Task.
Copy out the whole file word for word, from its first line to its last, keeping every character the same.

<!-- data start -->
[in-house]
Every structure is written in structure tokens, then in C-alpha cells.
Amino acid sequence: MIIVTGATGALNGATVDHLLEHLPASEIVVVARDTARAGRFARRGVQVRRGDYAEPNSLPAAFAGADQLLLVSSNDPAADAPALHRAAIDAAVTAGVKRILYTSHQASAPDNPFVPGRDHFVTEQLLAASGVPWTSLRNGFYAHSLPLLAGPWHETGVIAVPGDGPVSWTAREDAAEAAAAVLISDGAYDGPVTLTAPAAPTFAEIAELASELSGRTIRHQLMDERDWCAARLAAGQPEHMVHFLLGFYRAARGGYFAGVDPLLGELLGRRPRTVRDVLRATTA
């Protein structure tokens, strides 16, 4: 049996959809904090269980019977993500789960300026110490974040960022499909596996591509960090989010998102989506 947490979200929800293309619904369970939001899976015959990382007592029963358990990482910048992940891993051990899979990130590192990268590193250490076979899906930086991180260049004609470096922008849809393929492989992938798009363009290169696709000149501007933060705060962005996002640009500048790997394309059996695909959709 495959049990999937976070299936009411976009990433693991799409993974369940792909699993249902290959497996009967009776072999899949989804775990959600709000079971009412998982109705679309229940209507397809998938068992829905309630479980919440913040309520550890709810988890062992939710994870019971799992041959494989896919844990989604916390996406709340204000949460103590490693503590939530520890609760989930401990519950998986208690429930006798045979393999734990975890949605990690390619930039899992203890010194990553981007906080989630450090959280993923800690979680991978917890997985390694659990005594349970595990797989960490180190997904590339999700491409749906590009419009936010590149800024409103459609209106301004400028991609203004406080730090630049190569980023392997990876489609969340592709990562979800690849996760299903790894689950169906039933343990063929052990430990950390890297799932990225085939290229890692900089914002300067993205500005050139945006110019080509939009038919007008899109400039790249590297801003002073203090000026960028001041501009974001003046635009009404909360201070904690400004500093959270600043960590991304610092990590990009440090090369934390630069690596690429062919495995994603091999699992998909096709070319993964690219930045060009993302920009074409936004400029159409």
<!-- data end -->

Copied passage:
[in-house]
Every structure is written in structure tokens, then in C-alpha cells.
Amino acid sequence: MIIVTGATGALNGATVDHLLEHLPASEIVVVARDTARAGRFARRGVQVRRGDYAEPNSLPAAFAGADQLLLVSSNDPAADAPALHRAAIDAAVTAGVKRILYTSHQASAPDNPFVPGRDHFVTEQLLAASGVPWTSLRNGFYAHSLPLLAGPWHETGVIAVPGDGPVSWTAREDAAEAAAAVLISDGAYDGPVTLTAPAAPTFAEIAELASELSGRTIRHQLMDERDWCAARLAAGQPEHMVHFLLGFYRAARGGYFAGVDPLLGELLGRRPRTVRDVLRATTA
């Protein structure tokens, strides 16, 4: 049996959809904090269980019977993500789960300026110490974040960022499909596996591509960090989010998102989506 947490979200929800293309619904369970939001899976015959990382007592029963358990990482910048992940891993051990899979990130590192990268590193250490076979899906930086991180260049004609470096922008849809393929492989992938798009363009290169696709000149501007933060705060962005996002640009500048790997394309059996695909959709 495959049990999937976070299936009411976009990433693991799409993974369940792909699993249902290959497996009967009776072999899949989804775990959600709000079971009412998982109705679309229940209507397809998938068992829905309630479980919440913040309520550890709810988890062992939710994870019971799992041959494989896919844990989604916390996406709340204000949460103590490693503590939530520890609760989930401990519950998986208690429930006798045979393999734990975890949605990690390619930039899992203890010194990553981007906080989630450090959280993923800690979680991978917890997985390694659990005594349970595990797989960490180190997904590339999700491409749906590009419009936010590149800024409103459609209106301004400028991609203004406080730090630049190569980023392997990876489609969340592709990562979800690849996760299903790894689950169906039933343990063929052990430990950390890297799932990225085939290229890692900089914002300067993205500005050139945006110019080509939009038919007008899109400039790249590297801003002073203090000026960028001041501009974001003046635009009404909360201070904690400004500093959270600043960590991304610092990590990009440090090369934390630069690596690429062919495995994603091999699992998909096709070319993964690219930045060009993302920009074409936004400029159409």